The two bowls above show nice saves.  A hollow form that got to thin (been there-done that).  The remaining bottom sections were turned into a nice bowl.  Thanks for sharing your learning curve with us.

The picture above is a Banksia Pod with turquoise inlay.  Excellent work, on a time consuming project.

A very nice barrel, that is a lidded boxl;  Excellent work Michea!

A natural edge lidded bowl made by Lynn Tozer.  While Lynn was turning the bowl, she started to lose the natural edge.  Lynn made an artistic decision, and left the bowl a little thick, to retain the natural edge.  Good decision Lynn.  This is an excellent bowl, thank you for sharing.

This bowl has very nice form, with a bead in the center.  You can also see what the turner was able to do with color.  Excellent job Micheal, and  thank you for sharing.

My apologies to the turners, who didn’t get credit for their work.  Next month I will try and correct that.

Some of the photos this month look like I have one leg longer than the other one, because I got the photos tilted.  Some of you may have noticed that I was using a small photo booth for the first time.  I will do my best to correct that for next month.  My goal is to have the best possible newsletter for our club.

Thanks, Ellis   

Just for fun

A few friends and I went to the forest last weekend to get some trees for turning greenwood.  

As you can see, we lost all of our wood, and a tent.  But we had a great time.

Would anyone like to go with us on the next trip?

Just kidding, a good friend sent me the pictures.  Hope you enjoy them

If you do harvest some trees, remember to be safe.

Club business

Treasure’s report, $2576.00 balance in our account.

Frank talked about a demonstrator coming to Idaho.  We also talked about club members doing demo’s for different levels of turners.  This would include beginners, intermediate and advanced turners.  If anyone has other ideas, please e-mail Frank.

Some of our members attended the Utah Woodturning Symposium.  Check out the pictures on our web site.

Lynn, Trudy and Frank have been organizing the library.  An inventory is posted on the web site, with a catalog number.  If you want to check something out, go to the web site and get the catalog number.  E-mail Trudy or Lynn the catalog number, and they will have it ready for the next meeting.  You can have the CD or book for the next month.  It is due back at the next meeting.  A $5.00 late fee will be charged if you are late returning the item.  The library has many turning magazines from the UK.  They are being organized by year.  You will be able to check out a full years’ worth of magazines at one time.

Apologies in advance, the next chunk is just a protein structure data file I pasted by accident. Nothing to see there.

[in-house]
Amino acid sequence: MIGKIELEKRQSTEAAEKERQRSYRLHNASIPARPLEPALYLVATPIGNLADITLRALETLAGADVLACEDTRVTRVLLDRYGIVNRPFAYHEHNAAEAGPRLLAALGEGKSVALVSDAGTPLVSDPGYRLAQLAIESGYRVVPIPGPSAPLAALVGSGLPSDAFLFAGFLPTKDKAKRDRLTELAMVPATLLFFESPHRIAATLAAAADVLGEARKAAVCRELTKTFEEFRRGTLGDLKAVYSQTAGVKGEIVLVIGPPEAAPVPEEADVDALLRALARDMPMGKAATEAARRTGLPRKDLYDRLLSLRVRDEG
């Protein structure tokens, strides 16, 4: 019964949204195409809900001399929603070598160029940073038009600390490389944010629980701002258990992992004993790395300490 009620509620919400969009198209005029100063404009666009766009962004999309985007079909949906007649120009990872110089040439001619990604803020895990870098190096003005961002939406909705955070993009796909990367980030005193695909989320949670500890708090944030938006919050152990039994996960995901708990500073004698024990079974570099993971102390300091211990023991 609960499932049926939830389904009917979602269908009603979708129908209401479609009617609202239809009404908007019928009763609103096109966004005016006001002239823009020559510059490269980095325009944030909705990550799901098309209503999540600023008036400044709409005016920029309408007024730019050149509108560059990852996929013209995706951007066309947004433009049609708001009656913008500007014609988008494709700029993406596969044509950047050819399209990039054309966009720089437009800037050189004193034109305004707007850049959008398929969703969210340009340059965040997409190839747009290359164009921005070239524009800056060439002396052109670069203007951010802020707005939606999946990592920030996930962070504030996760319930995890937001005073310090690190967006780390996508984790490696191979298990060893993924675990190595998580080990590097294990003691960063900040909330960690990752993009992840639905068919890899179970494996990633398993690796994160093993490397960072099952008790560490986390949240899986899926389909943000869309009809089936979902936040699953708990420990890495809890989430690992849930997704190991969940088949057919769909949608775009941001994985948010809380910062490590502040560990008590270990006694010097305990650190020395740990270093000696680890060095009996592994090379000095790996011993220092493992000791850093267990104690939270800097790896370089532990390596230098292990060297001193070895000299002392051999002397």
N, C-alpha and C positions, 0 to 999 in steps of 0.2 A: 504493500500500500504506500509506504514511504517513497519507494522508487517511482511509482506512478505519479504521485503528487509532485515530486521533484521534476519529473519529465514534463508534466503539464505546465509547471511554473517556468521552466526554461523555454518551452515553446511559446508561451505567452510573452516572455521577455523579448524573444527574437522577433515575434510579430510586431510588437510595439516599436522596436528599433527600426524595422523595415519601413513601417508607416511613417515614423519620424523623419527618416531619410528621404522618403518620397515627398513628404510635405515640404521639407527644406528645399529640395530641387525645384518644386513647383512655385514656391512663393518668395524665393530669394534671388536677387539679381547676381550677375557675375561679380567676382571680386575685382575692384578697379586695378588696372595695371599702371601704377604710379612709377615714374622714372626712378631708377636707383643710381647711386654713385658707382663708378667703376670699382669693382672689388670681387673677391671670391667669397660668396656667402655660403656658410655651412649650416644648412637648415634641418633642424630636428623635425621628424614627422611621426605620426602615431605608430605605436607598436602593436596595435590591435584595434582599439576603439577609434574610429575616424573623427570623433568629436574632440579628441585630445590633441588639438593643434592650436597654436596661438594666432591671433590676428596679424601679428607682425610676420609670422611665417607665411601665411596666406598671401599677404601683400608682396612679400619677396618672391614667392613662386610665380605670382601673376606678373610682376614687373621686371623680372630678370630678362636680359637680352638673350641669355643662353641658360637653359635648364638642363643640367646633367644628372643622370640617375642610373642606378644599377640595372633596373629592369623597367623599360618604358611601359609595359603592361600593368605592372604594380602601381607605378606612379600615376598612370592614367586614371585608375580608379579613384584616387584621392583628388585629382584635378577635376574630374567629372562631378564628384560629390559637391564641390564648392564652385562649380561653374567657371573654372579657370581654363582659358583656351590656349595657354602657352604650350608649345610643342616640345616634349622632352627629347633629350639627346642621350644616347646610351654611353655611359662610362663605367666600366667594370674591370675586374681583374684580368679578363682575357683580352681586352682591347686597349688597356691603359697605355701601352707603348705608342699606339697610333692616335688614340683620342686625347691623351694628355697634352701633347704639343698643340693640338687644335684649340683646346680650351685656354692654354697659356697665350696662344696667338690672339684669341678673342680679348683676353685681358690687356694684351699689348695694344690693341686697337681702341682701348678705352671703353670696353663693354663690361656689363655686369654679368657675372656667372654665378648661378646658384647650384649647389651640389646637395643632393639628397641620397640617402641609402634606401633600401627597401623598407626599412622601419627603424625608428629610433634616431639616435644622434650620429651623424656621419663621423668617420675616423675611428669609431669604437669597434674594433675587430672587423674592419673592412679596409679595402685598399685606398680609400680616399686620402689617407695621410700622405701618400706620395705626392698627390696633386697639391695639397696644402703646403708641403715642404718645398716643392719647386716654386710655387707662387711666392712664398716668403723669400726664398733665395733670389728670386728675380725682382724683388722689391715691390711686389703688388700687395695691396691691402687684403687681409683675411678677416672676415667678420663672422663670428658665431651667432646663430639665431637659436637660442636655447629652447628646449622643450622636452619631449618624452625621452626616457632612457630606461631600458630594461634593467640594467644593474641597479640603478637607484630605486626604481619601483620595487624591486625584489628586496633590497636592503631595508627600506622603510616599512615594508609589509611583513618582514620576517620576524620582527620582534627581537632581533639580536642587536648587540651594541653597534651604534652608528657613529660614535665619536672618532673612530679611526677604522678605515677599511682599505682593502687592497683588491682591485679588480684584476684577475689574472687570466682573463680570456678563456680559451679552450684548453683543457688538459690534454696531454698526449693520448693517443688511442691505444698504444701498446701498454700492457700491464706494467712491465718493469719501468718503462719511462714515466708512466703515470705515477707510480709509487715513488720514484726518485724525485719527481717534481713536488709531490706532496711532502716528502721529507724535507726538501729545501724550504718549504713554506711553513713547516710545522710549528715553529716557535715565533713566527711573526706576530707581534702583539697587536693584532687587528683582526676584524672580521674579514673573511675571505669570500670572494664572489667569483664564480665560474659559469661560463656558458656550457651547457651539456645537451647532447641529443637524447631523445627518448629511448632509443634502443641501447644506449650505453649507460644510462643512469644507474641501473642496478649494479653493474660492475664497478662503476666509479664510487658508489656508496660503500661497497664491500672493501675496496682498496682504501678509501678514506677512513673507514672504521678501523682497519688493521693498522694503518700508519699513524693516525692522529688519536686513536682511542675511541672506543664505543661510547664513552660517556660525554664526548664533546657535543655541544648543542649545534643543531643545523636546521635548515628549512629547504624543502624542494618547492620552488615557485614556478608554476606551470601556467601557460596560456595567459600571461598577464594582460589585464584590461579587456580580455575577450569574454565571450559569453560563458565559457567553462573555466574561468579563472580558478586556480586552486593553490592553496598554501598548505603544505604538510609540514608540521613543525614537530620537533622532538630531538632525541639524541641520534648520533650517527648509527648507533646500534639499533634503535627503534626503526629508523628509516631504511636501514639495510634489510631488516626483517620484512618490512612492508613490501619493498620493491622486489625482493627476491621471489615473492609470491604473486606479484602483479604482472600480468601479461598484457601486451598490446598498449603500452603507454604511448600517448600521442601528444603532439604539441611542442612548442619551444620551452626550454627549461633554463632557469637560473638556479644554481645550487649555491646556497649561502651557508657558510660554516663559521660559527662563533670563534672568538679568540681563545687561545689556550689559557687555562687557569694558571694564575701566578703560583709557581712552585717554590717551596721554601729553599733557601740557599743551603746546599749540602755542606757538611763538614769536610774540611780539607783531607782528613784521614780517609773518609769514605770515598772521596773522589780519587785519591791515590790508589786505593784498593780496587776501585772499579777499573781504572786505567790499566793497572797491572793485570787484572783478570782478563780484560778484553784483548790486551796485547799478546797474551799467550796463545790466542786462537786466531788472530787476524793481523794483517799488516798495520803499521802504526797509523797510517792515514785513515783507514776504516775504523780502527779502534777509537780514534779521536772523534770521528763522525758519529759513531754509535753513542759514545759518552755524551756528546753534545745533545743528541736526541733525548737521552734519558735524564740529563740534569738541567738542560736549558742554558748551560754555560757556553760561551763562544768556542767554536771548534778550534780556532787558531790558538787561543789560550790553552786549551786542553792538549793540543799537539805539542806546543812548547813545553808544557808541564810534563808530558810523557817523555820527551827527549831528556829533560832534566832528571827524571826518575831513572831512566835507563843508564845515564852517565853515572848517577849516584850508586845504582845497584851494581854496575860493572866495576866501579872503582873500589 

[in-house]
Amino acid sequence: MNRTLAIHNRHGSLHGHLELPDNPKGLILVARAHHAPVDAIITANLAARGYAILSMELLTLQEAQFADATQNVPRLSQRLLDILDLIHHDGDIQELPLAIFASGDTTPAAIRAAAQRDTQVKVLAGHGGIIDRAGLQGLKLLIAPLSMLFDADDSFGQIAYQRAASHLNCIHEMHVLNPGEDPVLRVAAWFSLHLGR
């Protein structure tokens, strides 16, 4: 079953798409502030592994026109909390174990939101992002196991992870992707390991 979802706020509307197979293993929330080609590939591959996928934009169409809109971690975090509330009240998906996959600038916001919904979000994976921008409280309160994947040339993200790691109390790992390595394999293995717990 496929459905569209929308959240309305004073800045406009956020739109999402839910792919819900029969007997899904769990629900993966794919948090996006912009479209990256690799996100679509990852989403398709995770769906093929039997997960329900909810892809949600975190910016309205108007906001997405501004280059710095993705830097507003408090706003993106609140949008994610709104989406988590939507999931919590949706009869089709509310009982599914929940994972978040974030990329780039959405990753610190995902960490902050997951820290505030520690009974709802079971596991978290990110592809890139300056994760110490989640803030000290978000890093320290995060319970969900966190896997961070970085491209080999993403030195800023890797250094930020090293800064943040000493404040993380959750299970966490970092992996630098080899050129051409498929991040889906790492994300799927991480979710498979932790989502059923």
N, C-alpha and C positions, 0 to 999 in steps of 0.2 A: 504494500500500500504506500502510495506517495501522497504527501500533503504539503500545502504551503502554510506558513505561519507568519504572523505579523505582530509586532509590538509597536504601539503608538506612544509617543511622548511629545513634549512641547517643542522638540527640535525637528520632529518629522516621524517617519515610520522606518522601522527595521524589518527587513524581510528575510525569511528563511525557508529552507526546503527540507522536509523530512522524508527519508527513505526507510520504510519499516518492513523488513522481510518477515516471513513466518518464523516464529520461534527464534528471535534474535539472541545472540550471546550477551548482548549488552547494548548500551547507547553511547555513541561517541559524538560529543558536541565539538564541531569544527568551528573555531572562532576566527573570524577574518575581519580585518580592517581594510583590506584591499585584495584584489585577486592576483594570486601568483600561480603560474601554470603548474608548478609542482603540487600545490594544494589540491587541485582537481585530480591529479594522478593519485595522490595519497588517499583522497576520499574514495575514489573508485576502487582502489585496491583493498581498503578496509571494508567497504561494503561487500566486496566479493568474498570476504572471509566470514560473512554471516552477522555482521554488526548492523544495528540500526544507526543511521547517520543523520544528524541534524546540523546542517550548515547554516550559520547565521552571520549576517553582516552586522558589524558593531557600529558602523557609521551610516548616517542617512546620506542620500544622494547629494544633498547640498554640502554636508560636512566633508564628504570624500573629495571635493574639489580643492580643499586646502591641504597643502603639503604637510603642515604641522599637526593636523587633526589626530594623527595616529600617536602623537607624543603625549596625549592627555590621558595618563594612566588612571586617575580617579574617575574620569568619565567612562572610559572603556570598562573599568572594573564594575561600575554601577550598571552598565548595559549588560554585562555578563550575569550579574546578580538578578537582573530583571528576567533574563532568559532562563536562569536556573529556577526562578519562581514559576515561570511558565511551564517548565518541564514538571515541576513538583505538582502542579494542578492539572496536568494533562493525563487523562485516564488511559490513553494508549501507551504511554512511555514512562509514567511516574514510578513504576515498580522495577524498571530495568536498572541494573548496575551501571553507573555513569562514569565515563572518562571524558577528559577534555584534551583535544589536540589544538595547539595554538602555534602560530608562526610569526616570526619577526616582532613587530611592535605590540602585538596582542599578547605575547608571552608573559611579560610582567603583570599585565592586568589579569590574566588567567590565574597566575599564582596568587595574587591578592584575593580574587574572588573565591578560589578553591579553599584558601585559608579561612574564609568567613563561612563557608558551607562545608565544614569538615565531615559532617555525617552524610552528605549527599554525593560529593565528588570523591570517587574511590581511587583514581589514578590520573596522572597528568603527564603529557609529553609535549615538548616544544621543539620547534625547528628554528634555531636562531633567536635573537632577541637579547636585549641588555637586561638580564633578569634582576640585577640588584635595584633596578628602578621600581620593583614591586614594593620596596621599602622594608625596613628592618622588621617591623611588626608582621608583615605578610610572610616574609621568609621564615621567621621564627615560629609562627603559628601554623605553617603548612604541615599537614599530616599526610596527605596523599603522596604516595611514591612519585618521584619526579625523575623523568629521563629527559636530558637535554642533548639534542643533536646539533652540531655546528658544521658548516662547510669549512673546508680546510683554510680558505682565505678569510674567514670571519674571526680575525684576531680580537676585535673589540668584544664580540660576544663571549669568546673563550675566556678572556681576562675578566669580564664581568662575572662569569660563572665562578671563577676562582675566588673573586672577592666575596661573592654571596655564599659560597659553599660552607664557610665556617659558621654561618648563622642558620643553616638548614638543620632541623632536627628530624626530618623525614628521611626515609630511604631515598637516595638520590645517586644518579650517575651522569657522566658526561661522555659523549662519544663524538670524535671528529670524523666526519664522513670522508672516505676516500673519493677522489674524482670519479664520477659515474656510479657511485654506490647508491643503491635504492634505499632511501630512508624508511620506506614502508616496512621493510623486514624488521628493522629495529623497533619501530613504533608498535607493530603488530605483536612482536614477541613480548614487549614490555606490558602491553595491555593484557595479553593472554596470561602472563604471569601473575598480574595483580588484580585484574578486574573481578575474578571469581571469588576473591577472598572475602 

A bunch of wood was taken last month (May) that was going to be cut into pen blanks for “Pens for the Troops”.  Not many of the blanks were returned at the June meeting.  If you don’t have the time to cut up the wood, please return it so someone else can cut up the wood.

Thanks to Frank, we had a lot of great wood that was raffled off.  Frank also had wood that he was selling for $1.00 a pound.  That is a really good price.  Contact Frank if you were not at the meeting and would like some wood.

Next month’s demonstration will be done by Jerry Smith.  We all know Jerry’s work; you miss it-you lose.

Challenge for July


Next month turning is a baseball bat, any size.  This is a good spindle turning project.   I hope to see several turnings entered.


14” or larger plate or platter.  Mini lathe owners can make any size plate or platter that is safe to turn on your lathe.

I challenge every one of you to get enough entries to drive me nuts with photographing all of them.

Monte’s visit

Monte attended the Woodcraft sales conference in Columbus Ohio.  Monte and Steven Merrill had a sales booth that was ran by their kids, the “SawDust Bros”.  They had bird house kits, rolling pin mandrels and the grinder stand that Monte showed us last month.   Sales far exceeded expectations.

Whiteside is now manufacturing drill bits for pen makers.  Monte will stock them as they become available.  

You can visit SawDust Bros and Woodcraft, Boise on Facebook.  Be sure and friend them.

Everyone-let’s get turning

Next Meeting July 11th, 2012.

Club Offices for 2012

Frank Lench, Pres: phone 939-3089, fglench@cableone.net
Susan McCoy, VP/Prog Coord: phone 549-0157,
John Pickrell, Treas: phone 375-6196,
Ellis Miller, Newsletter: wade4430@hotmail.com